COVINGTON, Ga. – The Covington City Council voted Monday evening to approve its 2019-2020 fiscal year budget, with the caveat that the $13,000 earmarked for Newton County Tomorrow would be held until a presentation could be made by the board.
Councilman Michael Whatley made the original motion to approve the budget, and Councilman Josh McKelvey asked to make the amendment, stating the money would not be distributed to Newton County Tomorrow until a plan was presented to the council.
Councilman Kenneth Morgan clarified that the $13,000 was still allocated to Newton County Tomorrow, but a hold was placed on the funds until a more informed decision could be made.
The council discussed this change to the budget during the work session prior to the meeting.
“I think the quick answer is 'I’m not sure it is the wises use of those funds,'” Mayor Ronnie Johnston said. “I will also say this, it is, right now, the only opportunity the municipalities and the county government have to discuss anything.
“Every time I say that someone goes, ‘So you have to pay to be able to do that?’ and it’s a good point. I can’t really argue that at all.”
Johnston said a portion of that allotment goes to pay the rent associated with The Center and the salary of an administrative person. He said every participating entity – Newton County and its cities – provide a portion of the funding.
“I will also say, I think there will potentially be a lot of change this year,” Johnston said noting the November election.
The council had this same conversation in August 2018 after the council toyed with the idea of pulling funding from the 2018-2019 budget. After a presentation from Newton County Tomorrow members, the council agreed to provide funding at a lower rate of $13,000.
“I can’t honestly sit here and try to justify to y’all that that $13,000 is worth every penny but we get some great stuff out of it,” Johnston said. “I do see it as one of those things that’s trying to keep this community together and municipalities trying to work together for the common good of everything. That doesn’t mean it is always going to hit a home run by any stretch of the imagination.”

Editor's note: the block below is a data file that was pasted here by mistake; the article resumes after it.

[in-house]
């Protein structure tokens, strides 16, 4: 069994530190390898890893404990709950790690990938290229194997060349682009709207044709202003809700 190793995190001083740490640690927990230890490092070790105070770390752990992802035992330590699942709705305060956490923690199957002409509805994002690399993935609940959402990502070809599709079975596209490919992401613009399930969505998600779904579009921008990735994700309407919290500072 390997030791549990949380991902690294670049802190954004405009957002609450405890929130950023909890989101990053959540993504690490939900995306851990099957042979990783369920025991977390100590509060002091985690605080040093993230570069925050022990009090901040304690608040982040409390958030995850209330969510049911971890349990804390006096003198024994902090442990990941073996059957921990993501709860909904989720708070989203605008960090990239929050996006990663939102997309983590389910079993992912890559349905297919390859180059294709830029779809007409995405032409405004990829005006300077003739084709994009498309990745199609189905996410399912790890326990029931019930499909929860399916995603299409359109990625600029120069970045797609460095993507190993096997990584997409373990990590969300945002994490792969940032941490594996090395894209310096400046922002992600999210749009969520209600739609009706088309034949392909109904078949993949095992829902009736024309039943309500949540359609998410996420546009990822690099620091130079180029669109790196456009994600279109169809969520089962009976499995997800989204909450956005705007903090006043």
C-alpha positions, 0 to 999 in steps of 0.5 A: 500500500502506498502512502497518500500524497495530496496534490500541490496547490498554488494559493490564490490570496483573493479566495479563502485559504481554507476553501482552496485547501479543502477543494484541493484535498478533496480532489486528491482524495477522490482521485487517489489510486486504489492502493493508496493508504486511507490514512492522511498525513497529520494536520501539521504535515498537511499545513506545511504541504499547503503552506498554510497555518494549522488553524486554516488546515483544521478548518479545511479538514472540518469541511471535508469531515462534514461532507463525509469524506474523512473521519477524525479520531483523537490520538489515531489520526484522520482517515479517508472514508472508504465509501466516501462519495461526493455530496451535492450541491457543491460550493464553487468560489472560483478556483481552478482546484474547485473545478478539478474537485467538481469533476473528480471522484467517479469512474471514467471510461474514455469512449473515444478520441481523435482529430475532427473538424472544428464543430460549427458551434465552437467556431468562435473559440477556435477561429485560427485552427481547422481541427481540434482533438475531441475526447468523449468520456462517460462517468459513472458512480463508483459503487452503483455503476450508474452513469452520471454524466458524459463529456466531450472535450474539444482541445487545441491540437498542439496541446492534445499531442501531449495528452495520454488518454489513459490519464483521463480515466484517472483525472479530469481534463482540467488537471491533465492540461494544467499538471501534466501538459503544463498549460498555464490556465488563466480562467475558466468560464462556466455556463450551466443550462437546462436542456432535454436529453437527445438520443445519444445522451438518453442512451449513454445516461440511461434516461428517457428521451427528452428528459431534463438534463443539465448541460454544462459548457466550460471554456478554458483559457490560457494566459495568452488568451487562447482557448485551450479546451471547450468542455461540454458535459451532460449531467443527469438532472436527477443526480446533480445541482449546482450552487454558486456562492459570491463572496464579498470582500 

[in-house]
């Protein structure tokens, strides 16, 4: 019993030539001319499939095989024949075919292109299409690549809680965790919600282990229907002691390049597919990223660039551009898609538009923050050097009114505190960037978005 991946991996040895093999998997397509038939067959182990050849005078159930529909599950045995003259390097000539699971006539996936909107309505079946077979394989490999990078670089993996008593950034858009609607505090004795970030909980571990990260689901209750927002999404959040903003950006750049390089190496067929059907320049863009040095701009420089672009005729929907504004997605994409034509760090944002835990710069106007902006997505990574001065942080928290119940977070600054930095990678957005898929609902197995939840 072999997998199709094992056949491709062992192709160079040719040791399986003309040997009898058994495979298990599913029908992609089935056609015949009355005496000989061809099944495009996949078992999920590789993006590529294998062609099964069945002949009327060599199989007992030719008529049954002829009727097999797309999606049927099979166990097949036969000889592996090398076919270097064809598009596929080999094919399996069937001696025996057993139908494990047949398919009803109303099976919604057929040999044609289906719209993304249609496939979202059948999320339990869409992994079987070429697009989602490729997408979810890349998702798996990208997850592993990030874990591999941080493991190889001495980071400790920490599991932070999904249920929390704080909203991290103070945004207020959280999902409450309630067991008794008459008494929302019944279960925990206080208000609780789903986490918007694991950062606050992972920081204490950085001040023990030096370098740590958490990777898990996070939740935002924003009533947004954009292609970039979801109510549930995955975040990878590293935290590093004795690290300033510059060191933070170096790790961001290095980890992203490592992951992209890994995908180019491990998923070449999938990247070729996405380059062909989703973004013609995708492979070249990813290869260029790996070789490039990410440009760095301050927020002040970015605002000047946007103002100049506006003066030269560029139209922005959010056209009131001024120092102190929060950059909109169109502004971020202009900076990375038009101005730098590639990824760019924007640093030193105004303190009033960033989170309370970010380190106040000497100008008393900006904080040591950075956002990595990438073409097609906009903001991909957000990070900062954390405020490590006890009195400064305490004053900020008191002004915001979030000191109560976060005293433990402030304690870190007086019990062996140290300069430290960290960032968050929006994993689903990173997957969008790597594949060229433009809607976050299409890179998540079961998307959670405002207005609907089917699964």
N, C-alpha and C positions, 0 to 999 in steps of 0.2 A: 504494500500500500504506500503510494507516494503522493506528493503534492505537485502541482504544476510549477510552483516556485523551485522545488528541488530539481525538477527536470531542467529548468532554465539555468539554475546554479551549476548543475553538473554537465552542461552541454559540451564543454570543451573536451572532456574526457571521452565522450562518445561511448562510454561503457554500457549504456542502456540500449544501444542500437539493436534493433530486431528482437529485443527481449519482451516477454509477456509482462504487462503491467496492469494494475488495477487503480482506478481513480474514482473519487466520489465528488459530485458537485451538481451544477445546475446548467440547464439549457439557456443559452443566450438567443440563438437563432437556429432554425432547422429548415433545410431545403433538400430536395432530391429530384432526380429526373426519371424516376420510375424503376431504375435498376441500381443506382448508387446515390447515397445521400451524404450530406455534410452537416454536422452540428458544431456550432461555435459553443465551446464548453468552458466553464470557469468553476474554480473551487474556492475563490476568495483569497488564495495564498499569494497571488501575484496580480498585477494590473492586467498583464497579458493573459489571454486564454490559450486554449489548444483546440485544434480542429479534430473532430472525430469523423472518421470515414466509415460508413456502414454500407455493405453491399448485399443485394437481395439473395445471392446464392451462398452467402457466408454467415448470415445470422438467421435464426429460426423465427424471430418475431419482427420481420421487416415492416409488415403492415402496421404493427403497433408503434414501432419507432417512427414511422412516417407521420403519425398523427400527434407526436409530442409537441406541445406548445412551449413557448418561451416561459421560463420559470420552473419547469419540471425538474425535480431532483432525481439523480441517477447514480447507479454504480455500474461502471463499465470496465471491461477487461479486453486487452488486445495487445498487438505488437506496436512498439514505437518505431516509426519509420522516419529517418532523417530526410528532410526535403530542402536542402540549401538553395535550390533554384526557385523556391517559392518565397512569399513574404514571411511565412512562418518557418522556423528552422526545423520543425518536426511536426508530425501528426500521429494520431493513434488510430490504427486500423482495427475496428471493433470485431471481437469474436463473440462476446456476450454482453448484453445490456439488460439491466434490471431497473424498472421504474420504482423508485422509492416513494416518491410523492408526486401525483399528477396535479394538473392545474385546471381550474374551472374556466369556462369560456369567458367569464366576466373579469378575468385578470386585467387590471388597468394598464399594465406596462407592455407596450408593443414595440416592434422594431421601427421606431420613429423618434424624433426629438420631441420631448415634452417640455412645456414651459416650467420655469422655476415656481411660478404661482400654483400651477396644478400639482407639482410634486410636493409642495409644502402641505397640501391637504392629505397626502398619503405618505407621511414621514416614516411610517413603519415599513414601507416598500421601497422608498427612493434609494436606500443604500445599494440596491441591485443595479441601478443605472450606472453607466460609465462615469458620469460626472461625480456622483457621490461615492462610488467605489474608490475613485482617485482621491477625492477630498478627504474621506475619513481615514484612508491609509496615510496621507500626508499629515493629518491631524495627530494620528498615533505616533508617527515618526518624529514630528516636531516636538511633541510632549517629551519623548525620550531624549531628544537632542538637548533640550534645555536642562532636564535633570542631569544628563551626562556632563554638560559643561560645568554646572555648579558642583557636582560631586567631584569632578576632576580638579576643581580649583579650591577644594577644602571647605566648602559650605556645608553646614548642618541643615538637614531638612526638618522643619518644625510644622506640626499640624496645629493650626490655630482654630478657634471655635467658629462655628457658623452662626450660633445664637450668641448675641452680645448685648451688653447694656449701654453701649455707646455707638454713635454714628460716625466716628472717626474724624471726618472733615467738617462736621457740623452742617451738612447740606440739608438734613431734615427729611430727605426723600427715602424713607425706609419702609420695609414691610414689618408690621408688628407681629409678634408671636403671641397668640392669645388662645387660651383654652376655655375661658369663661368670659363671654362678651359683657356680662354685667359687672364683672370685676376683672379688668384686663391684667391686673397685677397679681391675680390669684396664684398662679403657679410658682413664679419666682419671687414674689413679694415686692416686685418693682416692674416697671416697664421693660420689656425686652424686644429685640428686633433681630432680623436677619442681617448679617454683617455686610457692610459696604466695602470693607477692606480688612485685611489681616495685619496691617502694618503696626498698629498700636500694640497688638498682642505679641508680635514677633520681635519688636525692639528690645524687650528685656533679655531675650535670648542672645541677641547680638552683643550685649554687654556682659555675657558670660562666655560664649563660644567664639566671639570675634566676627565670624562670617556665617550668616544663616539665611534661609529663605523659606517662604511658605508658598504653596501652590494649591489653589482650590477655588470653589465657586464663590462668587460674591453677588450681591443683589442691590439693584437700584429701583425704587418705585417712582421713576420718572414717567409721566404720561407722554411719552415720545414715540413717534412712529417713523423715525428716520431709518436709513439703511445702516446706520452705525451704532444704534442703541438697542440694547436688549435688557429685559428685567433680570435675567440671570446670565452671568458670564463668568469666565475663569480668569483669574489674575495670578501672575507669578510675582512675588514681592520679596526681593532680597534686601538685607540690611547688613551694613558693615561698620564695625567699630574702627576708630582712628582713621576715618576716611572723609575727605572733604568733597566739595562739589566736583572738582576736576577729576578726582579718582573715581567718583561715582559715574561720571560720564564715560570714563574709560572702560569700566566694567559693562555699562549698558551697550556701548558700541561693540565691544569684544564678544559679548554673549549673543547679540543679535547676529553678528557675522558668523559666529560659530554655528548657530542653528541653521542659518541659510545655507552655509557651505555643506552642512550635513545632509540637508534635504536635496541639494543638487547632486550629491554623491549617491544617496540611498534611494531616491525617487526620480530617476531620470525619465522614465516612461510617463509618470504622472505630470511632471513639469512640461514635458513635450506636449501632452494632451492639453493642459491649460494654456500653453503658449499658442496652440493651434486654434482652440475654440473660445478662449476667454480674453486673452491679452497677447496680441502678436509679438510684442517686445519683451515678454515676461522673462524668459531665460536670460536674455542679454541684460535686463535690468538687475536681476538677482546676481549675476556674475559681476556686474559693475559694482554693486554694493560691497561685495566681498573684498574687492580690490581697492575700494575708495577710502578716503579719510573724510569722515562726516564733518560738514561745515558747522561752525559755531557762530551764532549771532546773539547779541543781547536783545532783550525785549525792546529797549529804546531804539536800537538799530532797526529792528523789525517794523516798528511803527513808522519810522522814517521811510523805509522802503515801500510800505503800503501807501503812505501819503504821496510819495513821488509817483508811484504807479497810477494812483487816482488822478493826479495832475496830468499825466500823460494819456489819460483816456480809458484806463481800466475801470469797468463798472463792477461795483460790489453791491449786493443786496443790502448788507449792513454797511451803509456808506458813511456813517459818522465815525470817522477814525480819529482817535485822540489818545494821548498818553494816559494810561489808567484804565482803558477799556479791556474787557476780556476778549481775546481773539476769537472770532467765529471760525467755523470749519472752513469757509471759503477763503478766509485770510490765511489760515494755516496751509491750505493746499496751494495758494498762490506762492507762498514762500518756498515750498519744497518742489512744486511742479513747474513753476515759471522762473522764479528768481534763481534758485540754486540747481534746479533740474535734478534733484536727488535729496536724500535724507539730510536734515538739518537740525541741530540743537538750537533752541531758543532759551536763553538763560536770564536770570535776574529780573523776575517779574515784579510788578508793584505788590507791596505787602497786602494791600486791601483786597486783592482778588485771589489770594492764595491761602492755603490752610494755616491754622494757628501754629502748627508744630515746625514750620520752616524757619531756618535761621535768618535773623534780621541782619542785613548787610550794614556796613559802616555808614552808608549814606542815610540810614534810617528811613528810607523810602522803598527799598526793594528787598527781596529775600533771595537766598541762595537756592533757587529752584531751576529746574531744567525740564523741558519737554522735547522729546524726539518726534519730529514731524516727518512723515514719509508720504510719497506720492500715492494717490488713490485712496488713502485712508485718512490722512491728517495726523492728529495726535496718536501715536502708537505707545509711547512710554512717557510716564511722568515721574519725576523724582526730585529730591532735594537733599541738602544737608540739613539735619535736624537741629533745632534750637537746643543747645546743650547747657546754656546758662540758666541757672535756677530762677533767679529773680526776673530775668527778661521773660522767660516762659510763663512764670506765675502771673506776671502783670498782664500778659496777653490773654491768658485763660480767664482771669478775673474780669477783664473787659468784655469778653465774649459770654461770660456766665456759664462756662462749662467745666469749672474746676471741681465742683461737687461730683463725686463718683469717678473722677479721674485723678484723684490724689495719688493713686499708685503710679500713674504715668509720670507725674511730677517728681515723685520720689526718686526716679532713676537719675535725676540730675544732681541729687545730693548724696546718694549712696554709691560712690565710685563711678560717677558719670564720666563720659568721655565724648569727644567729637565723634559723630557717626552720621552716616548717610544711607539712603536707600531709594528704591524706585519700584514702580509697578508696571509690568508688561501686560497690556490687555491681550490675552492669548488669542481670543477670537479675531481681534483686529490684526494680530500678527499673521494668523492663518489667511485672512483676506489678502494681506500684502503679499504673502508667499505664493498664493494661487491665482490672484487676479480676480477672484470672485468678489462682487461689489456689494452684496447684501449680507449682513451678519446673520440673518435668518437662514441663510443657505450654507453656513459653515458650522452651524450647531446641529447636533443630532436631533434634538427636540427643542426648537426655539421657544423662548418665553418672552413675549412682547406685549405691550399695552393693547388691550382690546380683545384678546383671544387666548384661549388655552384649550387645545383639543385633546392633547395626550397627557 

Councilwoman Susie Keck said she wants to see a plan to justify the city’s contribution to Newton County Tomorrow.
“From what I hear right now, nothing is developed, there’s just promises,” she said. “It seems like ‘One Newton’ should cost nothing.”
McKelvey echoed Keck’s comments.
“My thing is, why do we need to pay to have a meeting with our community leaders,” he said. “Why can’t we just say, ‘Covington would gladly host you in our new council meeting room and you guys can meet there once a month.’”
Johnston said the mayors of Newton County’s municipalities already do something similar to that with monthly meetings rotating between the cities.
Councilwoman Hawnethia Williams said she knows of several communities that struggle to get the city officials and county officials in the same room and encouraged the ongoing meetings, however, she questioned the cost as well.
Morgan said the funding needs to be continued.
“At the end of the day, we’re trying to bring everyone together on one page and right now that is not happening,” he said. “If that’s the only group where we happen to actually get together and have a good blend where we actually communicate, I don’t think that’s a tool that we can allow to just go away right now.”
Interim Covington/Newton County Chamber of Commerce President Debbie Harper called Newton County Tomorrow a “neutral meeting ground.”
Councilman Anthony Henderson suggested making the notation that any funding from the city for Newton County Tomorrow cannot go to renting space.
"I'm fine with striving for 'One Newton.' I'm not fine paying for rent," he said. "We should still show them that we want to actually work together."
The council agreed in the work session to leave the $13,000 budgeted for Newton County Tomorrow on the 2019-2020 budget, but with a hold that a presentation must be made to show how the money will be spent.
“Bring me a plan or show me some proof that you’re doing something and I might fund it,” Keck said.